Recent Liverpool Hope University graduate, Ms Amy Jones, and former member of LHU Psychology Department, Dr Minna Lyons, were awarded last night the Ig Nobel Prize for Psychology in a ceremony at Harvard University. The prize, awarded annually and handed out by actual Nobel Prize winners, is given to researchers whose publications are deemed to be both funny and thought-provoking. Amy and Minna received the award for work published on the Journal of Personality and Individual differences where they examined the personality characteristics of nocturnal people (Jonason, P. K., Jones, A., & Lyons, M. (2013). Creatures of the night: Chronotypes and the Dark Triad traits. Personality and Individual Differences, 55, 538-541) – in other words, the owls, those among us who do not like going to sleep early.P1000285

The authors of “Creatures of the night” set out to test whether individuals with a nocturnal chronotype – people who prefer evening-time activities to doing stuff in the morning, and are more alert later in the day than earlier – tended to display a personality type that is consistent with the so-called dark triad. The dark triad personality triumvirate of psychopathy, narcissism and Machiavellanism (listen to our Podcast on the subject for more information! https://soundcloud.com/liverpool-hope-university/all-in-the-mind-psychology-and) describes individuals who tend to be manipulative and self-centred. The authors postulated that people of a dark triadic disposition would be more likely to strive in the dark hours of the night, when morning-types are ripe for the dupe, and the low light favours the shadier activities (although you should always turn the light on before putting your hand in the cookie jar).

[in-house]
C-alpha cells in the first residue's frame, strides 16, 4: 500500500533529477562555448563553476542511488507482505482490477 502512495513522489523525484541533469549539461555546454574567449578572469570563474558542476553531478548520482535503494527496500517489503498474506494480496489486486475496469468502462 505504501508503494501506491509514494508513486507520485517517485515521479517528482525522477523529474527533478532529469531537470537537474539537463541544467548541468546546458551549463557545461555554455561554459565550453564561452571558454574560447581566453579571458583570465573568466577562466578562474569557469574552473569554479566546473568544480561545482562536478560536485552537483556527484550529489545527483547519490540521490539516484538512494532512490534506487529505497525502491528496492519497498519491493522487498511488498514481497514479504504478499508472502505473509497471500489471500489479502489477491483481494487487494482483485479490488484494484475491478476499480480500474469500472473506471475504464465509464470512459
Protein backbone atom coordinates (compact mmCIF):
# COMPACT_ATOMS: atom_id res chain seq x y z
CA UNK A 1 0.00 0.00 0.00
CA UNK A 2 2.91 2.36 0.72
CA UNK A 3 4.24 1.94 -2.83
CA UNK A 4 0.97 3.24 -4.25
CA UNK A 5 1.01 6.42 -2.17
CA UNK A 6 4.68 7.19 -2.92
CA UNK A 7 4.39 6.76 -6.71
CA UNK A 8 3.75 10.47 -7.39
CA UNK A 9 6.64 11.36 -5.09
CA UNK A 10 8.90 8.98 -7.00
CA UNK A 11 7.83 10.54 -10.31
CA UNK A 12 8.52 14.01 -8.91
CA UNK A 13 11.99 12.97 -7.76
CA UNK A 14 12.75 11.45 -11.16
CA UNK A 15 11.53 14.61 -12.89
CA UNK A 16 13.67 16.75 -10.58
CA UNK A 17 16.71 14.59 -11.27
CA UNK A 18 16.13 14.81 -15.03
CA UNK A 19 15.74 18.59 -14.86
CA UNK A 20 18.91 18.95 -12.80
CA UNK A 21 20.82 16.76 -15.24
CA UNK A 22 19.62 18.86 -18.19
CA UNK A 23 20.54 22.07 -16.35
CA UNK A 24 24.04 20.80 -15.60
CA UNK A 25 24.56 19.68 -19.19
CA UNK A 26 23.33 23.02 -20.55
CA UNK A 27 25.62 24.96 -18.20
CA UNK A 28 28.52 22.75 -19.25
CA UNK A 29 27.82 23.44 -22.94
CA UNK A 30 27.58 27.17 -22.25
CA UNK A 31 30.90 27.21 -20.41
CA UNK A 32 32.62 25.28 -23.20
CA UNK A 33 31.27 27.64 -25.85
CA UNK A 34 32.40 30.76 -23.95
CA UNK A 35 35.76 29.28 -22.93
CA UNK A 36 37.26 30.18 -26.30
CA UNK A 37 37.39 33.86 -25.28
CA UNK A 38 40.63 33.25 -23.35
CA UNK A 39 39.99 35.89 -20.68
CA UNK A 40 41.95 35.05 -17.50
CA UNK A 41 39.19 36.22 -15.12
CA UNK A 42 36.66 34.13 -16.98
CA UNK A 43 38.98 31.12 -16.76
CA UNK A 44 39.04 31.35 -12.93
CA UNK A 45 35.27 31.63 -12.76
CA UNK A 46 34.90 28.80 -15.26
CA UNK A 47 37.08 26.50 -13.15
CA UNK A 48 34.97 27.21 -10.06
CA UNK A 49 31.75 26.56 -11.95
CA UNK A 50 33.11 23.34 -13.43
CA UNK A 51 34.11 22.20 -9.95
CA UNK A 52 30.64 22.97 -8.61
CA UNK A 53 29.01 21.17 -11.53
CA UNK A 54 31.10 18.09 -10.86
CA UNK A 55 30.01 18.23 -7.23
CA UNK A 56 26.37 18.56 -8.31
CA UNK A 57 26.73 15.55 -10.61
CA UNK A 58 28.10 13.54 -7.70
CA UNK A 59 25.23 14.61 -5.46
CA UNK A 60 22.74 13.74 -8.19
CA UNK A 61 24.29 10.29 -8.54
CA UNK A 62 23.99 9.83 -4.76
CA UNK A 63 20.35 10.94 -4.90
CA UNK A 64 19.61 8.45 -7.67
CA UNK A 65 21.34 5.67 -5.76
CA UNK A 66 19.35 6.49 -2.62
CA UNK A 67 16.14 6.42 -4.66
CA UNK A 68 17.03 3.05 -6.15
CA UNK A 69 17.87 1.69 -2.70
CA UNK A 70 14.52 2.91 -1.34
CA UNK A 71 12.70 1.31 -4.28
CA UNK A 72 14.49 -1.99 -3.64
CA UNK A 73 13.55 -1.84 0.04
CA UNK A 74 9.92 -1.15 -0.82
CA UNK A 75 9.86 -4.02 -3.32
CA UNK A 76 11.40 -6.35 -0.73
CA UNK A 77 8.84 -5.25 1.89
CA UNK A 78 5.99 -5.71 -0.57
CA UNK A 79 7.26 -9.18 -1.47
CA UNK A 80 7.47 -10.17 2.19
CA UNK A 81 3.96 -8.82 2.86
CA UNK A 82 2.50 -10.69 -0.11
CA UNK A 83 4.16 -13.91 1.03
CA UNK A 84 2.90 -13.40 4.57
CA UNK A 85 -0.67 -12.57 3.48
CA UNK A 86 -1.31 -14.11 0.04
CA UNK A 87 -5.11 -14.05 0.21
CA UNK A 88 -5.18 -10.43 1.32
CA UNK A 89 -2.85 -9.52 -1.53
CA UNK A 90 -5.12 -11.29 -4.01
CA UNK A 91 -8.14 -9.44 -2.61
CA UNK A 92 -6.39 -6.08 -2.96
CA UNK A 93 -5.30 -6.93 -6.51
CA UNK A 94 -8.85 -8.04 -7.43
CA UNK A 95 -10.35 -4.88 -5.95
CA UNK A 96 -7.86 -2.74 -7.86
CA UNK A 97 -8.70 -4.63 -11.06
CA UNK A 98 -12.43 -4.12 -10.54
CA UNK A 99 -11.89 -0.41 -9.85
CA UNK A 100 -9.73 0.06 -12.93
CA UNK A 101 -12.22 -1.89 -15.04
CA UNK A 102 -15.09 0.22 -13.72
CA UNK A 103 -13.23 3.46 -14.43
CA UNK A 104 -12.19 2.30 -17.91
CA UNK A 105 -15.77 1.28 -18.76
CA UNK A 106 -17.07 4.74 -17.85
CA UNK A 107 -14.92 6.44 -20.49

Indeed, after testing 263 male and female participants online, Jones and colleagues confirmed that night owls were more likely to be associated with the darker end of the dark triad spectrum, especially Machiavellanism, secondary psychopathy, and exploitive narcissism. Their conclusion, grounded in evolutionary psychology, is that those with darker personalities tend to specialize in night-time activities to optimize their chances of success.

More about the Ig Nobel prizes can be learned here, at http://www.improbable.com/ig/.

By the way, the photo in this post is totally unrelated. I took it in the Lake District. Somewhere near Keswick.



About Davide Bruno

Senior Lecturer in Psychology at Liverpool John Moores University
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